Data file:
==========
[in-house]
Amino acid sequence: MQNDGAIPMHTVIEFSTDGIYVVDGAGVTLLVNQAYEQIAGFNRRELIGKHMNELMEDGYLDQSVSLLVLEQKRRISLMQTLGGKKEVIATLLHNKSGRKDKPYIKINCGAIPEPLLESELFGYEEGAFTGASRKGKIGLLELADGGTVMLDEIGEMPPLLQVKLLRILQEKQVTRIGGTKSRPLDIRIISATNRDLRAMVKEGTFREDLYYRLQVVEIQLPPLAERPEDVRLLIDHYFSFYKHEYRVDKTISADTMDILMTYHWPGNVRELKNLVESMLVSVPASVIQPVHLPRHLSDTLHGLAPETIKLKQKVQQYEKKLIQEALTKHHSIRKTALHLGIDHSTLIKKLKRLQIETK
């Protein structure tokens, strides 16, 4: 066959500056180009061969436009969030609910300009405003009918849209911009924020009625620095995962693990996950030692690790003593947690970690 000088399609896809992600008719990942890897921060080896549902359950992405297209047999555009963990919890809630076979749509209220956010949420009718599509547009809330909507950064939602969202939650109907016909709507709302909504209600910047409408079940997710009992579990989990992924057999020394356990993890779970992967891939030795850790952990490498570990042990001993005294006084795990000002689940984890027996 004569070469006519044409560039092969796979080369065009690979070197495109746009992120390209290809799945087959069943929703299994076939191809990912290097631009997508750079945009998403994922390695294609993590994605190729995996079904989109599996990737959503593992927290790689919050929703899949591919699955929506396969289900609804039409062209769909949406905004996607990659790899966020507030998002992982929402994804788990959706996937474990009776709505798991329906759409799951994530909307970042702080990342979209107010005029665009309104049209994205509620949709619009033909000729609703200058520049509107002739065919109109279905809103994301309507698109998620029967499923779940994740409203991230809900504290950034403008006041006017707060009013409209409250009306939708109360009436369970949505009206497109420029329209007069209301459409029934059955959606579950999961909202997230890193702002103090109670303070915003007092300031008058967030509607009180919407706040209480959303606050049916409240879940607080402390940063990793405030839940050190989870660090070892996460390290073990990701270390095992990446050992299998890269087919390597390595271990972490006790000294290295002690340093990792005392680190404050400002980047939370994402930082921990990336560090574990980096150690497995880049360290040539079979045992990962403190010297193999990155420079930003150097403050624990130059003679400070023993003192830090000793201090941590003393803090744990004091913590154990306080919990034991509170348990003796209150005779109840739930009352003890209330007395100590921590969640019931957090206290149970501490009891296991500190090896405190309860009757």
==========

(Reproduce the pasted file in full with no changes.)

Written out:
[in-house]
Amino acid sequence: MQNDGAIPMHTVIEFSTDGIYVVDGAGVTLLVNQAYEQIAGFNRRELIGKHMNELMEDGYLDQSVSLLVLEQKRRISLMQTLGGKKEVIATLLHNKSGRKDKPYIKINCGAIPEPLLESELFGYEEGAFTGASRKGKIGLLELADGGTVMLDEIGEMPPLLQVKLLRILQEKQVTRIGGTKSRPLDIRIISATNRDLRAMVKEGTFREDLYYRLQVVEIQLPPLAERPEDVRLLIDHYFSFYKHEYRVDKTISADTMDILMTYHWPGNVRELKNLVESMLVSVPASVIQPVHLPRHLSDTLHGLAPETIKLKQKVQQYEKKLIQEALTKHHSIRKTALHLGIDHSTLIKKLKRLQIETK
């Protein structure tokens, strides 16, 4: 066959500056180009061969436009969030609910300009405003009918849209911009924020009625620095995962693990996950030692690790003593947690970690 000088399609896809992600008719990942890897921060080896549902359950992405297209047999555009963990919890809630076979749509209220956010949420009718599509547009809330909507950064939602969202939650109907016909709507709302909504209600910047409408079940997710009992579990989990992924057999020394356990993890779970992967891939030795850790952990490498570990042990001993005294006084795990000002689940984890027996 004569070469006519044409560039092969796979080369065009690979070197495109746009992120390209290809799945087959069943929703299994076939191809990912290097631009997508750079945009998403994922390695294609993590994605190729995996079904989109599996990737959503593992927290790689919050929703899949591919699955929506396969289900609804039409062209769909949406905004996607990659790899966020507030998002992982929402994804788990959706996937474990009776709505798991329906759409799951994530909307970042702080990342979209107010005029665009309104049209994205509620949709619009033909000729609703200058520049509107002739065919109109279905809103994301309507698109998620029967499923779940994740409203991230809900504290950034403008006041006017707060009013409209409250009306939708109360009436369970949505009206497109420029329209007069209301459409029934059955959606579950999961909202997230890193702002103090109670303070915003007092300031008058967030509607009180919407706040209480959303606050049916409240879940607080402390940063990793405030839940050190989870660090070892996460390290073990990701270390095992990446050992299998890269087919390597390595271990972490006790000294290295002690340093990792005392680190404050400002980047939370994402930082921990990336560090574990980096150690497995880049360290040539079979045992990962403190010297193999990155420079930003150097403050624990130059003679400070023993003192830090000793201090941590003393803090744990004091913590154990306080919990034991509170348990003796209150005779109840739930009352003890209330007395100590921590969640019931957090206290149970501490009891296991500190090896405190309860009757």